Being a teenager of the 80’s I had a lot of fun reading Hurry Up and Wait taking a trip down the proverbial Memory Lane. Not just for the fashion, the music and social references but for the re-ignited feelings of fickle teenage friendships, falling in love not to mention falling out of it, shifting relationships with parents and adults and thinking I was already grown up and knew it all!
Hurry Up and Wait, although set in the 1980’s, could actually be set just as well in the 1990’s or 2000’s – the events could be played out in any era as, fundamentally, the teenage angsts and crux of the story are timeless.
The story starts at a school reunion in 2010 where the main character, Sarah Ribbons, hooks back up with old friends. From the start there is the sense that Sarah is not exactly looking forward to it – something happened in the past, in the summer of 1986, that has not yet been resolved.
The reader is then taken back to the mid-80’s where Sarah is 15 and attends the local high school with her friends Kate and Tina, although Sarah feels slightly on the outside, never truly comfortable within her peer group. Their everyday teenage life is depecited with an honesty and accuracy, showing the complexities and loyalties of friendship and love.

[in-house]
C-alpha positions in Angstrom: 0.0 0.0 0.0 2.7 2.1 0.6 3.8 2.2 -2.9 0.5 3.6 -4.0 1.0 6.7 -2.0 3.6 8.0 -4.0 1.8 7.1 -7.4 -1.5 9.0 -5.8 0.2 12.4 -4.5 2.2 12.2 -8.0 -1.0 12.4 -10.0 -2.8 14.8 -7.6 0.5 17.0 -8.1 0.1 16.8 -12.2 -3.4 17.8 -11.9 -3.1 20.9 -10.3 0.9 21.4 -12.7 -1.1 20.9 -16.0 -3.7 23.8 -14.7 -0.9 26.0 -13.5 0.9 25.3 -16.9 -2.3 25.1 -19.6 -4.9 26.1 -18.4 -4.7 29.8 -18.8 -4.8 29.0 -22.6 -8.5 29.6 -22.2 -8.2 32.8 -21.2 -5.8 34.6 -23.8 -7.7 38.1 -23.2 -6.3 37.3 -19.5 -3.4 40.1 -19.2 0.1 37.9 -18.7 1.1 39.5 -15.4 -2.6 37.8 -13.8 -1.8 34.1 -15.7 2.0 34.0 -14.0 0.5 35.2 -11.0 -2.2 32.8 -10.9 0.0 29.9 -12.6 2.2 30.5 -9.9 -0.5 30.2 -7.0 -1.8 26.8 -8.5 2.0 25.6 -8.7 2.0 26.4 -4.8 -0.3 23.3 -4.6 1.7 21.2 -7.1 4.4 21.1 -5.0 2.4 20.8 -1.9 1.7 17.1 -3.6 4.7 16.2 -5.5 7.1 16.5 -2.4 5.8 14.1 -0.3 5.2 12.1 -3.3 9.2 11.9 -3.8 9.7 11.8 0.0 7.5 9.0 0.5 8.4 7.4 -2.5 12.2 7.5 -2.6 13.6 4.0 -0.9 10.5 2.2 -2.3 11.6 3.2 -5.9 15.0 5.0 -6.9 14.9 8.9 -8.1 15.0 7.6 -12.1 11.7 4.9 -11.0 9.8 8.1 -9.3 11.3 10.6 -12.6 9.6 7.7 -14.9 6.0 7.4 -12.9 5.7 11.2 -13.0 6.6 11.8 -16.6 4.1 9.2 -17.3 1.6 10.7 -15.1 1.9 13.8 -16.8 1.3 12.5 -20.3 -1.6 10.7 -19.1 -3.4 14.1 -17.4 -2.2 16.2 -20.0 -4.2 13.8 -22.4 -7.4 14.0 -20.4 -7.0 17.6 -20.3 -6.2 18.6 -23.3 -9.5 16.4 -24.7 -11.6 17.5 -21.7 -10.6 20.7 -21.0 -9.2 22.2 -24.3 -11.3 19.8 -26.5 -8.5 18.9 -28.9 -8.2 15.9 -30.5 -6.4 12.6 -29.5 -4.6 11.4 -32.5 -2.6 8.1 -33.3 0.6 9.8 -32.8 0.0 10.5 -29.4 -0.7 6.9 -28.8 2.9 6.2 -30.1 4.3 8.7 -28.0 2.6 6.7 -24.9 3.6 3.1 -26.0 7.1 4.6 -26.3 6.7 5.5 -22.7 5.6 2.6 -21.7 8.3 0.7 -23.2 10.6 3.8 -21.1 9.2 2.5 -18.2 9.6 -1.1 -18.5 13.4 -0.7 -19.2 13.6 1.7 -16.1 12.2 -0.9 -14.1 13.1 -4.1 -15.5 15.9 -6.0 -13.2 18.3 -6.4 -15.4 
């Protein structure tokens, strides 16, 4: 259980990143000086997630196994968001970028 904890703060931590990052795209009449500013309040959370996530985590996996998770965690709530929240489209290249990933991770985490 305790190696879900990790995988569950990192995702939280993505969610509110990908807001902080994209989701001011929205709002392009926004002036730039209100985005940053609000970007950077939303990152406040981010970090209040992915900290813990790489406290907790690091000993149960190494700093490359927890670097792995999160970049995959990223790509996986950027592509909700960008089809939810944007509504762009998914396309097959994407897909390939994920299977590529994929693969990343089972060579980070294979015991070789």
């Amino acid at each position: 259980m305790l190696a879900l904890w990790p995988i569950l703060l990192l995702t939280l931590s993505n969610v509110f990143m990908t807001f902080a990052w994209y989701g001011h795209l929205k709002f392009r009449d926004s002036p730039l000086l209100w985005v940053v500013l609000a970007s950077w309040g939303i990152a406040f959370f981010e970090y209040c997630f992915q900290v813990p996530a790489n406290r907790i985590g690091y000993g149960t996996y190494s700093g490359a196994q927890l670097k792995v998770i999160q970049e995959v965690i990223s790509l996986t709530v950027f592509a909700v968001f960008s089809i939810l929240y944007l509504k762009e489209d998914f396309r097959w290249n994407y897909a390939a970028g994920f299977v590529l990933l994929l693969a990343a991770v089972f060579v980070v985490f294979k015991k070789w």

Essentially, this is a coming of age story where Sarah finds herself being drawn into a situation which as adults we can look at and the alarm bells ring madly, but as a teenager Sarah feels she is old enough to deal with.
The last part of the book comes full circle and is set back at the reunion where Sarah faces up to what happened all those years ago.
I really enjoyed reading Hurry Up and Wait. I felt the characters were realistic, the dialogue spot on and the relationship Sarah had with her father to be a candid portrayal – one of embarrassment and irritation at times but also one of a deep sense of love. Yep I can relate to that!
Isabel is also on Twitter and Facebook.
Isabel has also written ‘Glasshopper‘ which was published to much critical acclaim, and was twice named as one of the best books of 2009 by the London Evening Standard and the Observer Review.